Daughter of COVID-19 victim works to honor father’s memory
By Barrington M. Salmon
Sabila Khan’s is one of more than 209,000 American families who have lost a loved one to COVID-19 since the global pandemic slammed the United States in March of this year. Earlier this month, she and others around the US publicly honored victims of coronavirus at an hour-long memorial event on the National Mall in Washington, DC.
Khan’s father Shafqat died unexpectedly in April after contracting the disease. He has been suffering from Parkinson’s for the past 10 years and was staying at a rehab facility.
She is left with the memories of her father, a larger-than-life figure who until his untimely passing, was the beating heart and the energy center of her family and his Jersey City, New Jersey community. Khan said her parents left Pakistan in 1973 and traveled to Libya where he worked as secretary at a pharmaceutical company.
“There wasn’t much opportunity in Tripoli, so he applied for a computer certification course at New York University and he and my mom sold everything they had to make the trip to the States,” Khan recalled. “The plan was that he would find a job that would sponsor him.”
“That job never materialized. We had no money to go back to Pakistan or Libya, so we were undocumented for over a decade,” said Khan. “My father worked six days a week, 12 hours a day working at a friend’s store. We didn’t have health insurance, we lived on the edge for many years, but my parents shielded us from these realities. We had a safe, loving childhood.”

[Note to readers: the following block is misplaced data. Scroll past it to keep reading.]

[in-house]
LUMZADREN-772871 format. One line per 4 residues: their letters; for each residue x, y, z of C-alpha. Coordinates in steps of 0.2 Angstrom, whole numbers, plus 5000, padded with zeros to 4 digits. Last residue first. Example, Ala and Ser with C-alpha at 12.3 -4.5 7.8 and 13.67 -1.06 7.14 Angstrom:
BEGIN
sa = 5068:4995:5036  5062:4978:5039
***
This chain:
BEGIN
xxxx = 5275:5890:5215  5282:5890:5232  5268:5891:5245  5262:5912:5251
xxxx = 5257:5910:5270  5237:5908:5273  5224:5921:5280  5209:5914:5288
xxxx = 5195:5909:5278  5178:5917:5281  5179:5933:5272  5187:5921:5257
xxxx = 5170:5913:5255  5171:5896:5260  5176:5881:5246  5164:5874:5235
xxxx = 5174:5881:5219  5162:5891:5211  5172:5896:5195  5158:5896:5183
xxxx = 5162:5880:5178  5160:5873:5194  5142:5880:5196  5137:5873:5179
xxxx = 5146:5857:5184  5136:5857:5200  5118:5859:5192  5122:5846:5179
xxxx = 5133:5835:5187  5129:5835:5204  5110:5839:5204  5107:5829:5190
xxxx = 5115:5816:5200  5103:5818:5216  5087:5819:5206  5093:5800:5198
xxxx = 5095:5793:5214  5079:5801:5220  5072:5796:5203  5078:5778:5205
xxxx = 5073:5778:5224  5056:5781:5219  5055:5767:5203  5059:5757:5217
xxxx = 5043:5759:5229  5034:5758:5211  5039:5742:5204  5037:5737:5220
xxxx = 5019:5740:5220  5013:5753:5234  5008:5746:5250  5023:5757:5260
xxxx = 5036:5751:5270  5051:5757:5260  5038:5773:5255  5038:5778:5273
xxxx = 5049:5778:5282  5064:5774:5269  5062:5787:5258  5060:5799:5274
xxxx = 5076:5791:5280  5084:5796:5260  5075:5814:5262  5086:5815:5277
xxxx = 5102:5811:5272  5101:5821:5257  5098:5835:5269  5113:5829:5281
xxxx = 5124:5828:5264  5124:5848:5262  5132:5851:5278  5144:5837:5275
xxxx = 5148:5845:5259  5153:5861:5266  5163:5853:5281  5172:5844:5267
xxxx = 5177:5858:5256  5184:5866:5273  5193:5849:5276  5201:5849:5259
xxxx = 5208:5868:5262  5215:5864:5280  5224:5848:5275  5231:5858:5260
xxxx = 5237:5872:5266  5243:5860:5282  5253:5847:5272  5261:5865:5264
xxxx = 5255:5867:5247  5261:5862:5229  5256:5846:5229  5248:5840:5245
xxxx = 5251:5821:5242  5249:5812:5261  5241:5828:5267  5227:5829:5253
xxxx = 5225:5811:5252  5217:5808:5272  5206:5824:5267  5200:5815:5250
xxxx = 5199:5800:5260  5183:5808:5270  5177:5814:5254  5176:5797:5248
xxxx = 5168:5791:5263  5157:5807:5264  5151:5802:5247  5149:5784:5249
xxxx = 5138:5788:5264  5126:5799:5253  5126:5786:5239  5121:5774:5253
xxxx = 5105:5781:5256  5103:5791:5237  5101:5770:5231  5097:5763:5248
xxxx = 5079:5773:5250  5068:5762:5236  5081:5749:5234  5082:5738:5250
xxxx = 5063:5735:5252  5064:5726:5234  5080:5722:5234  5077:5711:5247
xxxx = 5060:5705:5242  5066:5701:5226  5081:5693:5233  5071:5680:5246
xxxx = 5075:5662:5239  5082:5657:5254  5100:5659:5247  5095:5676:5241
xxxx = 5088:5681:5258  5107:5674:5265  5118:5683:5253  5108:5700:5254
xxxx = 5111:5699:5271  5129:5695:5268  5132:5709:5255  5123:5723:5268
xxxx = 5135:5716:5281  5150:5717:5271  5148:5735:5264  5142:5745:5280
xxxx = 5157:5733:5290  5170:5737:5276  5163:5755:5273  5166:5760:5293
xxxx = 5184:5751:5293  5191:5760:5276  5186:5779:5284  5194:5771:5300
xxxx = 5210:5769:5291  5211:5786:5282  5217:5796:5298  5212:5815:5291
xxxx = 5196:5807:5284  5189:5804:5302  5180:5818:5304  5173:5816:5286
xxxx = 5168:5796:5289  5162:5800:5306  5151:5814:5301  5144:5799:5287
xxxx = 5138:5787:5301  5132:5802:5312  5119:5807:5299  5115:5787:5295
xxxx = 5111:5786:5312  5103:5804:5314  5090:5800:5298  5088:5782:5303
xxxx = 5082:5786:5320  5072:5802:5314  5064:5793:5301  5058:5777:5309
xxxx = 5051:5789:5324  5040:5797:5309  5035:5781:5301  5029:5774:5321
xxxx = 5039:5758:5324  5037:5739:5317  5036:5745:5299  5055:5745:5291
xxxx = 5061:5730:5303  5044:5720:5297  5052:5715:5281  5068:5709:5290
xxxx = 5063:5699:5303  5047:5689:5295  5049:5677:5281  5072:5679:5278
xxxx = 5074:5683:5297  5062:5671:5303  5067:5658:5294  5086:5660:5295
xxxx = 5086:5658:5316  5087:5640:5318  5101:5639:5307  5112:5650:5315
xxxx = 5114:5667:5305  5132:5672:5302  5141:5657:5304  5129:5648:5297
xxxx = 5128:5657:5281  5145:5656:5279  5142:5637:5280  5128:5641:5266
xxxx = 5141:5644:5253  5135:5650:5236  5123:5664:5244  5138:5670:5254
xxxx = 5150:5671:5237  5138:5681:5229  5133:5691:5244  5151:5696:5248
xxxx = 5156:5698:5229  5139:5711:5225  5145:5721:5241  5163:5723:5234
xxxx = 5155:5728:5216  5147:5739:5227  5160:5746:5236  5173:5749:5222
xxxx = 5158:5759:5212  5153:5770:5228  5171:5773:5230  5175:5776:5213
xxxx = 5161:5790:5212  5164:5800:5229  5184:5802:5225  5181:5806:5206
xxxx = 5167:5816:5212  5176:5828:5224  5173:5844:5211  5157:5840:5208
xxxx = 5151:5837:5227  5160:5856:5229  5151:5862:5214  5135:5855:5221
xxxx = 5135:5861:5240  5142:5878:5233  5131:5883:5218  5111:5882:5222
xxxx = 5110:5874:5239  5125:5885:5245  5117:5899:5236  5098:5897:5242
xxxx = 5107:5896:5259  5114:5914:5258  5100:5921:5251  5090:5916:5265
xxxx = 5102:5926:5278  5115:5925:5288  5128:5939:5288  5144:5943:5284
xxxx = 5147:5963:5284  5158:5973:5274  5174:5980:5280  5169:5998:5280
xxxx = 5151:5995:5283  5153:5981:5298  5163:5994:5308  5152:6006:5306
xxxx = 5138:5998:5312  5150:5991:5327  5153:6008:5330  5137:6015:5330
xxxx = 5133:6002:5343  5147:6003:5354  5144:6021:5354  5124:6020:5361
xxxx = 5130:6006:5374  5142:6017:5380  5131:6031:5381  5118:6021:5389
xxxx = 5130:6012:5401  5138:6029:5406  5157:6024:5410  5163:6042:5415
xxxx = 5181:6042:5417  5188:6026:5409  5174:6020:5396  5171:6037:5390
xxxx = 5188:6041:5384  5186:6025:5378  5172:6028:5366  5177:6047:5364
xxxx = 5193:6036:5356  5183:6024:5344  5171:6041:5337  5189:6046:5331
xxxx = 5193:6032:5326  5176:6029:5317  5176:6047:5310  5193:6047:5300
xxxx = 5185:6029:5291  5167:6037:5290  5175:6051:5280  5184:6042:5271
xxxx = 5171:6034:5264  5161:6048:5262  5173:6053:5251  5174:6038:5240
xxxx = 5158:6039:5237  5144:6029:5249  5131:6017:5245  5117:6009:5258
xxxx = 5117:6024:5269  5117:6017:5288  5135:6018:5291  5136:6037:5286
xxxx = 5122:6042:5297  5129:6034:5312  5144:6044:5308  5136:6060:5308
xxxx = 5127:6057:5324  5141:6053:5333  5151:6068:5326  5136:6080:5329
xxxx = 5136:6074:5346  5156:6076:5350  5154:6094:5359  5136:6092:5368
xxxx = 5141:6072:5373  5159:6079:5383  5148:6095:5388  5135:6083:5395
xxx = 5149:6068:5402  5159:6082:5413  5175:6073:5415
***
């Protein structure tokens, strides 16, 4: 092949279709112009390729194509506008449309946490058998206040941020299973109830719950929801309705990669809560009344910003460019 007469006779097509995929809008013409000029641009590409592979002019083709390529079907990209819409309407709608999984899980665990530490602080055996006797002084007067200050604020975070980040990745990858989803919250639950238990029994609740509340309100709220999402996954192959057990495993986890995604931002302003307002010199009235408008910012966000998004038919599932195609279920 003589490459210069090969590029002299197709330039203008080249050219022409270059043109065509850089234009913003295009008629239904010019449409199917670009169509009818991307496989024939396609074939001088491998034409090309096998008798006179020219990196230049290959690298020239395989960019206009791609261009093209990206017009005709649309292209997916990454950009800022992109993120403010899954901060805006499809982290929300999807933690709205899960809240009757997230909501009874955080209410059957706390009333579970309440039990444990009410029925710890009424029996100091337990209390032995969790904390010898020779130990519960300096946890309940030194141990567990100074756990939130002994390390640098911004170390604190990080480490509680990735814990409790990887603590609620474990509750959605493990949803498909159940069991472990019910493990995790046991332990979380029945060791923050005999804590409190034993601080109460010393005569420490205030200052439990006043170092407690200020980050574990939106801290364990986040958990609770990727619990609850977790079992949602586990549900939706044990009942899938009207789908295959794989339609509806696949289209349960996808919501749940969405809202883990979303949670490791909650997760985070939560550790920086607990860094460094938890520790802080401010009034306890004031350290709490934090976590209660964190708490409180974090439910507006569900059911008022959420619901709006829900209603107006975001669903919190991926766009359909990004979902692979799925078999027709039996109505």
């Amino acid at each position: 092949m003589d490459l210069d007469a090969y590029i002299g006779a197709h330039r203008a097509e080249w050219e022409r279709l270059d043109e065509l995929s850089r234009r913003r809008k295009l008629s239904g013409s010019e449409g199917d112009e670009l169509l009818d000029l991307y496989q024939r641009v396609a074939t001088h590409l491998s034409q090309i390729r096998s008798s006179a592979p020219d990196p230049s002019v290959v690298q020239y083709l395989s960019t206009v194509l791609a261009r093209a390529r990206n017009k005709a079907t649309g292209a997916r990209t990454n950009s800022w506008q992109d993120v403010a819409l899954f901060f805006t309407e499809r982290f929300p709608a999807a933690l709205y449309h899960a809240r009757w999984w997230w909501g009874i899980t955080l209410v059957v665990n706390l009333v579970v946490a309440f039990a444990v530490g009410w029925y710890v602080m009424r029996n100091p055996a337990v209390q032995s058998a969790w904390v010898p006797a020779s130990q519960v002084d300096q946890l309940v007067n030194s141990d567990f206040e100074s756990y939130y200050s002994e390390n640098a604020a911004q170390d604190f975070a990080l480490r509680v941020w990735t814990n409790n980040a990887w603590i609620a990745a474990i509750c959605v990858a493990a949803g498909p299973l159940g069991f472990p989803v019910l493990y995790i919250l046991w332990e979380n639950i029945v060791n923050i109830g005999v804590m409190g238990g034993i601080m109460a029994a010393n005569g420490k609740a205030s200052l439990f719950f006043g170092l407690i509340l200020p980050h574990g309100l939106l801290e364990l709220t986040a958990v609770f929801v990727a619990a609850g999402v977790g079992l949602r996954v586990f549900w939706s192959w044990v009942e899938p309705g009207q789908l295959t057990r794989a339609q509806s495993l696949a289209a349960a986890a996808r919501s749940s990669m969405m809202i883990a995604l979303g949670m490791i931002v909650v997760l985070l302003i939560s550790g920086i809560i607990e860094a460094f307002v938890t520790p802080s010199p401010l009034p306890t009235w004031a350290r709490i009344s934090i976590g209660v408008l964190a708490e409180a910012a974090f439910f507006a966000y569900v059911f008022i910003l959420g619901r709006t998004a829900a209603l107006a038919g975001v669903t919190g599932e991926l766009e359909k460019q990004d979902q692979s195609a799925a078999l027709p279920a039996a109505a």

She remembers a man who never allowed any challenge to defeat him, who worked hard, made numerous sacrifices to provide for his family, and whose passion for politics, involvement in community activism and love of people made him a revered patriarch in Jersey City’s Pakistani community.
Shafqat Khan – married for 50 years, a father of three and grandfather of seven – died on April 14 when his health took a turn for the worst.
“COVID sounded very serious. I was very worried because it was in the height of COVID-19 in the New York-New Jersey area,” said Sabila Khan. “On Monday, April 6, it was 10 days that we hadn’t heard his voice. The nurse said he was very congested. And I said we had no idea he was even sick.”
Khan said the family was notified that facility staff had sent him to the emergency room of a hospital, located blocks from the family’s home.
“I was beside myself after I heard the news. He spent three days in what I imagine was a warzone of an ER before they found a bed for him,” said Khan who has worked at Penguin Books for 20 years. “My father was a big, tough guy but he hated hospitals. I can’t imagine the fear … the hospital is three blocks from us, and we couldn’t see him. It was special type of torture. He was doing pretty well. He never made it onto ventilators. We have doctors in the family, including one in infectious disease, who said it was looking pretty good, but on April 14th, they said he went into cardiac arrest. We urged them to keep trying and they tried for 15 minutes but he died.
“My father was diagnosed with Parkinson’s 10 years ago and I was under no illusions that he would live forever but never, in my wildest dreams did I think he’d die like this, without his family by his side. I wish we could have talked to him. We couldn’t see him at all. That was the hardest part. I understand they were trying to prevent the spread, but it was torture. We didn’t see him.”
Khan said she’s struck by the reality that after 9/11, the country came together against a common enemy, but as this pandemic has enmeshed the country “there is so much vitriol, anger, suspicion.”
So, she is quite thankful and pleased that the National COVID-19 Remembrance took place. The event was to ensure that those taken by coronavirus and their families aren’t forgotten. It was a collaborative effort led by COVID Survivors for Change. Organizers pulled together the memorial because six months into the pandemic, they say, America has not yet had a collective moment to grieve and remember the 200,000-plus parents, spouses, and children who have been lost.